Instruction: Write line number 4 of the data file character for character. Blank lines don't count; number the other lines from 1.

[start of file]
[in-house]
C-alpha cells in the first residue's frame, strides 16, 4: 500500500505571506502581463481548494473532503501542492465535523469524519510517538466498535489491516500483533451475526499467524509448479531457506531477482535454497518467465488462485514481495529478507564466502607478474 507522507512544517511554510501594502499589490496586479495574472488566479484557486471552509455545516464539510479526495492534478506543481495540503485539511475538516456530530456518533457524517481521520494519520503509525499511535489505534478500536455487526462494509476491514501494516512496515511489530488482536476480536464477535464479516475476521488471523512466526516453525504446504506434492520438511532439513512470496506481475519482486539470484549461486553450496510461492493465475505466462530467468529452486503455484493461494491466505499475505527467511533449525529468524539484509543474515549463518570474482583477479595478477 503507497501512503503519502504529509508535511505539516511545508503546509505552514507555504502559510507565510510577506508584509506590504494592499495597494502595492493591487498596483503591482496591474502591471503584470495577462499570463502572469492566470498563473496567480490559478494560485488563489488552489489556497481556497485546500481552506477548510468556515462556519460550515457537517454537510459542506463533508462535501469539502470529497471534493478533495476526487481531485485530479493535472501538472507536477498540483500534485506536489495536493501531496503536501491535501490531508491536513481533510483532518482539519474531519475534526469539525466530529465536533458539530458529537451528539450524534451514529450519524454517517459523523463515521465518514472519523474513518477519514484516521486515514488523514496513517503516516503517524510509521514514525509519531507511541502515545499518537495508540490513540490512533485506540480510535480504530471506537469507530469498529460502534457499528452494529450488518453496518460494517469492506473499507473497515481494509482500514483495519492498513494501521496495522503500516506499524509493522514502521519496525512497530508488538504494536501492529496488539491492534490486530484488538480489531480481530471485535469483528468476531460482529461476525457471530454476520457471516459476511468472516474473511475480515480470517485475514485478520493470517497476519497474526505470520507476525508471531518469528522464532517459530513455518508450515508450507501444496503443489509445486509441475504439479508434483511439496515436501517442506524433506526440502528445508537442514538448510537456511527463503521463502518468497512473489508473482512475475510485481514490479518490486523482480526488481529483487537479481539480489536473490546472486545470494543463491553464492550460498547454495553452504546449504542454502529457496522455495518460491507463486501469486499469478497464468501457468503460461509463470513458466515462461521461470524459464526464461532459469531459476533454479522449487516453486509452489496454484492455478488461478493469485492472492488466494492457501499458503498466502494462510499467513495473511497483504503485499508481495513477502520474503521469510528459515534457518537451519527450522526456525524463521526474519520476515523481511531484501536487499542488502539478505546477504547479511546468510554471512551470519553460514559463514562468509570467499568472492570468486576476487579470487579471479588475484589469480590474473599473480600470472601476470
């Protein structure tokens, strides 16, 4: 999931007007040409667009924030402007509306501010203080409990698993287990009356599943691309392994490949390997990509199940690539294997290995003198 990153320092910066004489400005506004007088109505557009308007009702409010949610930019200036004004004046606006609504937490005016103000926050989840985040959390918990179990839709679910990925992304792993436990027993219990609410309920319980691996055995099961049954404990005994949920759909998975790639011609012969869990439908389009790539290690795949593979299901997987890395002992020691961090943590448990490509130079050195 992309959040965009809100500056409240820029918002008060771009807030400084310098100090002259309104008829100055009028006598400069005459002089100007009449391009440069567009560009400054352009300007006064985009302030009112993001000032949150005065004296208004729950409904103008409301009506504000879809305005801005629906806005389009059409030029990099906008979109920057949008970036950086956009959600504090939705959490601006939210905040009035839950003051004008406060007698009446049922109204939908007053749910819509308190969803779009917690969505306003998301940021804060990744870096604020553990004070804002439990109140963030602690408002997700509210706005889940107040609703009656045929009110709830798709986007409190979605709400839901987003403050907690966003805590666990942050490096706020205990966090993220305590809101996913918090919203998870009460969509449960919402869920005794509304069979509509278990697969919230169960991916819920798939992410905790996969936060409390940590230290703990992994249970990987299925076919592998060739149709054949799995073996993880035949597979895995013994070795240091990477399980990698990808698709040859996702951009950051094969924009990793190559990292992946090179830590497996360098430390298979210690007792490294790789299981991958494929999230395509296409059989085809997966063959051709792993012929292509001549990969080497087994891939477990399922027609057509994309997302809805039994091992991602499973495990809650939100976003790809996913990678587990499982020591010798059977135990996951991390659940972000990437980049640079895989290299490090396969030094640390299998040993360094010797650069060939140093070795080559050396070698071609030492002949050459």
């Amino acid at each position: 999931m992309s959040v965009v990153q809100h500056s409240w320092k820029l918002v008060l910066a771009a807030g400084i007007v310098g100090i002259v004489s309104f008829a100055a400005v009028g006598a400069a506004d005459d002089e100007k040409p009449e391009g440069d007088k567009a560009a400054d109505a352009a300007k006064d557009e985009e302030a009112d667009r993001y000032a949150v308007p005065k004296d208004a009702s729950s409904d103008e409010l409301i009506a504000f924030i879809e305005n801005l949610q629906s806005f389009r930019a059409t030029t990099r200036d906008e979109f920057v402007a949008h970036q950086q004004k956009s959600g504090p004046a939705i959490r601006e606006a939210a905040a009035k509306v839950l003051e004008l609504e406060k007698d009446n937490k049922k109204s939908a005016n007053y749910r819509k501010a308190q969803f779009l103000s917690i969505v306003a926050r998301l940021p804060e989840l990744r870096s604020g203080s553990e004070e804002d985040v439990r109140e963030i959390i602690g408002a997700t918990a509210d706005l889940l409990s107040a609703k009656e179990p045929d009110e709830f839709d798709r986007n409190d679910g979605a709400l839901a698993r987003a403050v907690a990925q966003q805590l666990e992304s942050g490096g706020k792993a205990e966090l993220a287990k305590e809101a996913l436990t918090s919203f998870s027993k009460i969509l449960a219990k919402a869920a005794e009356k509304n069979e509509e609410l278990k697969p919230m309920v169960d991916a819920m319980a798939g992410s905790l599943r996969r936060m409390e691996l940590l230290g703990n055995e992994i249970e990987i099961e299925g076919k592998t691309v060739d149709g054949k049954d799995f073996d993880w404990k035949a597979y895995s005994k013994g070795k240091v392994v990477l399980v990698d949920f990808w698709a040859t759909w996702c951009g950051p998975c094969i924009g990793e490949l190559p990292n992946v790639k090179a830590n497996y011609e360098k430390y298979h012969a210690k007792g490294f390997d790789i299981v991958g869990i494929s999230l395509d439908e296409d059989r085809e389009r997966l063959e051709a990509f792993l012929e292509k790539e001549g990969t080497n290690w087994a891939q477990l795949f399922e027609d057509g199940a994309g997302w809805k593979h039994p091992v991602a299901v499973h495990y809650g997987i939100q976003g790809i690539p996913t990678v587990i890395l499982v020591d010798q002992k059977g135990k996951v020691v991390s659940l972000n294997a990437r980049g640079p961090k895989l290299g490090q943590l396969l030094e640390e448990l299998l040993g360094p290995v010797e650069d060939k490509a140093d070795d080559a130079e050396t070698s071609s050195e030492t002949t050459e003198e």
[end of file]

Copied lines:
């Amino acid at each position: 999931m992309s959040v965009v990153q809100h500056s409240w320092k820029l918002v008060l910066a771009a807030g400084i007007v310098g100090i002259v004489s309104f008829a100055a400005v009028g006598a400069a506004d005459d002089e100007k040409p009449e391009g440069d007088k567009a560009a400054d109505a352009a300007k006064d557009e985009e302030a009112d667009r993001y000032a949150v308007p005065k004296d208004a009702s729950s409904d103008e409010l409301i009506a504000f924030i879809e305005n801005l949610q629906s806005f389009r930019a059409t030029t990099r200036d906008e979109f920057v402007a949008h970036q950086q004004k956009s959600g504090p004046a939705i959490r601006e606006a939210a905040a009035k509306v839950l003051e004008l609504e406060k007698d009446n937490k049922k109204s939908a005016n007053y749910r819509k501010a308190q969803f779009l103000s917690i969505v306003a926050r998301l940021p804060e989840l990744r870096s604020g203080s553990e004070e804002d985040v439990r109140e963030i959390i602690g408002a997700t918990a509210d706005l889940l409990s107040a609703k009656e179990p045929d009110e709830f839709d798709r986007n409190d679910g979605a709400l839901a698993r987003a403050v907690a990925q966003q805590l666990e992304s942050g490096g706020k792993a205990e966090l993220a287990k305590e809101a996913l436990t918090s919203f998870s027993k009460i969509l449960a219990k919402a869920a005794e009356k509304n069979e509509e609410l278990k697969p919230m309920v169960d991916a819920m319980a798939g992410s905790l599943r996969r936060m409390e691996l940590l230290g703990n055995e992994i249970e990987i099961e299925g076919k592998t691309v060739d149709g054949k049954d799995f073996d993880w404990k035949a597979y895995s005994k013994g070795k240091v392994v990477l399980v990698d949920f990808w698709a040859t759909w996702c951009g950051p998975c094969i924009g990793e490949l190559p990292n992946v790639k090179a830590n497996y011609e360098k430390y298979h012969a210690k007792g490294f390997d790789i299981v991958g869990i494929s999230l395509d439908e296409d059989r085809e389009r997966l063959e051709a990509f792993l012929e292509k790539e001549g990969t080497n290690w087994a891939q477990l795949f399922e027609d057509g199940a994309g997302w809805k593979h039994p091992v991602a299901v499973h495990y809650g997987i939100q976003g790809i690539p996913t990678v587990i890395l499982v020591d010798q002992k059977g135990k996951v020691v991390s659940l972000n294997a990437r980049g640079p961090k895989l290299g490090q943590l396969l030094e640390e448990l299998l040993g360094p290995v010797e650069d060939k490509a140093d070795d080559a130079e050396t070698s071609s050195e030492t002949t050459e003198e």